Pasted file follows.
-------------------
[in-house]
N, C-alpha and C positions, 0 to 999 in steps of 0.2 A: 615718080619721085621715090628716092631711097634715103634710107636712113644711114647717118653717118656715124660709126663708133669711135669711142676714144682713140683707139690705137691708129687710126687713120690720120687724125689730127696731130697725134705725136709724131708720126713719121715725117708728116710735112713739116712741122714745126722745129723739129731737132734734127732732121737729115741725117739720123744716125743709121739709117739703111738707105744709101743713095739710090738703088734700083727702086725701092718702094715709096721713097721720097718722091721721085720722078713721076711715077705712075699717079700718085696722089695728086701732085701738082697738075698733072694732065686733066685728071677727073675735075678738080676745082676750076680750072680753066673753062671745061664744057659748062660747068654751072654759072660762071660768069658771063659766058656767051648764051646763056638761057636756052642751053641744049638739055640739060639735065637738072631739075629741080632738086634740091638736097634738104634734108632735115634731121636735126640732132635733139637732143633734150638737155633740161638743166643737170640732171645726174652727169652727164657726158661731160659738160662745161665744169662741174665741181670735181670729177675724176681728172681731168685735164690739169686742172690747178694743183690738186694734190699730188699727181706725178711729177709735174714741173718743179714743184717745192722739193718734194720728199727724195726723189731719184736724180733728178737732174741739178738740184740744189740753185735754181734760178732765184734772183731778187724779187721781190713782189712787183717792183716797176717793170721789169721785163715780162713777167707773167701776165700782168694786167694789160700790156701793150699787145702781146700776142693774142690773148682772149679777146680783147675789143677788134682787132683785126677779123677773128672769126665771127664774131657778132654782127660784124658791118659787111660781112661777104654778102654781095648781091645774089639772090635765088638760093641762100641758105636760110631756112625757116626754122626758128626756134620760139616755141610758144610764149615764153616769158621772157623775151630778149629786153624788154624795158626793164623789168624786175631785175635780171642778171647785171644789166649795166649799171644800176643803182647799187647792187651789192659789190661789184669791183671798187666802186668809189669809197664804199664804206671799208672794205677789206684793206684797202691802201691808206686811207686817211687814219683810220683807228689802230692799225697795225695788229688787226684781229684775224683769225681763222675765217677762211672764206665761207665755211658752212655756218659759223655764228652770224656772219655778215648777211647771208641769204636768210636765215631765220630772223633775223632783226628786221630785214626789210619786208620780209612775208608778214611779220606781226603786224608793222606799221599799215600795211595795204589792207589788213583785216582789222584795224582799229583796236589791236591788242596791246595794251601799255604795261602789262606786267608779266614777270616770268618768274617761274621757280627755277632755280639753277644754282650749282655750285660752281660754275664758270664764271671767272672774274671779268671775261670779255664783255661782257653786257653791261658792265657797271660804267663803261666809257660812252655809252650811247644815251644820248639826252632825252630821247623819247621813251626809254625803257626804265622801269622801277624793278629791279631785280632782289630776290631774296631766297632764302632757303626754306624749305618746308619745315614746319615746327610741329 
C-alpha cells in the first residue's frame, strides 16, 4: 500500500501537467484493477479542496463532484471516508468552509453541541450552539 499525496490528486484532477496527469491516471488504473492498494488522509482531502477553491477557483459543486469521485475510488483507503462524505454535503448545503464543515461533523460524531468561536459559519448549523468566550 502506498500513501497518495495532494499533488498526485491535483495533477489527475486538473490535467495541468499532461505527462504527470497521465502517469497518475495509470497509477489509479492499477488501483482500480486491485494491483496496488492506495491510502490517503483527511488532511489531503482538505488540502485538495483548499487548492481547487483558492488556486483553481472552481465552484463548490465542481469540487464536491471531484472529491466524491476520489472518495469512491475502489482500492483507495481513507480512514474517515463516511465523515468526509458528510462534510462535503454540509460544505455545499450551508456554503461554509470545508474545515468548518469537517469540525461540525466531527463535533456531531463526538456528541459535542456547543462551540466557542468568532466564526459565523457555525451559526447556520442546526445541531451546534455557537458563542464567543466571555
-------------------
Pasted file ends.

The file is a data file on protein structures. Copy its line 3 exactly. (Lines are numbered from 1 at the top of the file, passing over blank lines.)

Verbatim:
C-alpha cells in the first residue's frame, strides 16, 4: 500500500501537467484493477479542496463532484471516508468552509453541541450552539 499525496490528486484532477496527469491516471488504473492498494488522509482531502477553491477557483459543486469521485475510488483507503462524505454535503448545503464543515461533523460524531468561536459559519448549523468566550 502506498500513501497518495495532494499533488498526485491535483495533477489527475486538473490535467495541468499532461505527462504527470497521465502517469497518475495509470497509477489509479492499477488501483482500480486491485494491483496496488492506495491510502490517503483527511488532511489531503482538505488540502485538495483548499487548492481547487483558492488556486483553481472552481465552484463548490465542481469540487464536491471531484472529491466524491476520489472518495469512491475502489482500492483507495481513507480512514474517515463516511465523515468526509458528510462534510462535503454540509460544505455545499450551508456554503461554509470545508474545515468548518469537517469540525461540525466531527463535533456531531463526538456528541459535542456547543462551540466557542468568532466564526459565523457555525451559526447556520442546526445541531451546534455557537458563542464567543466571555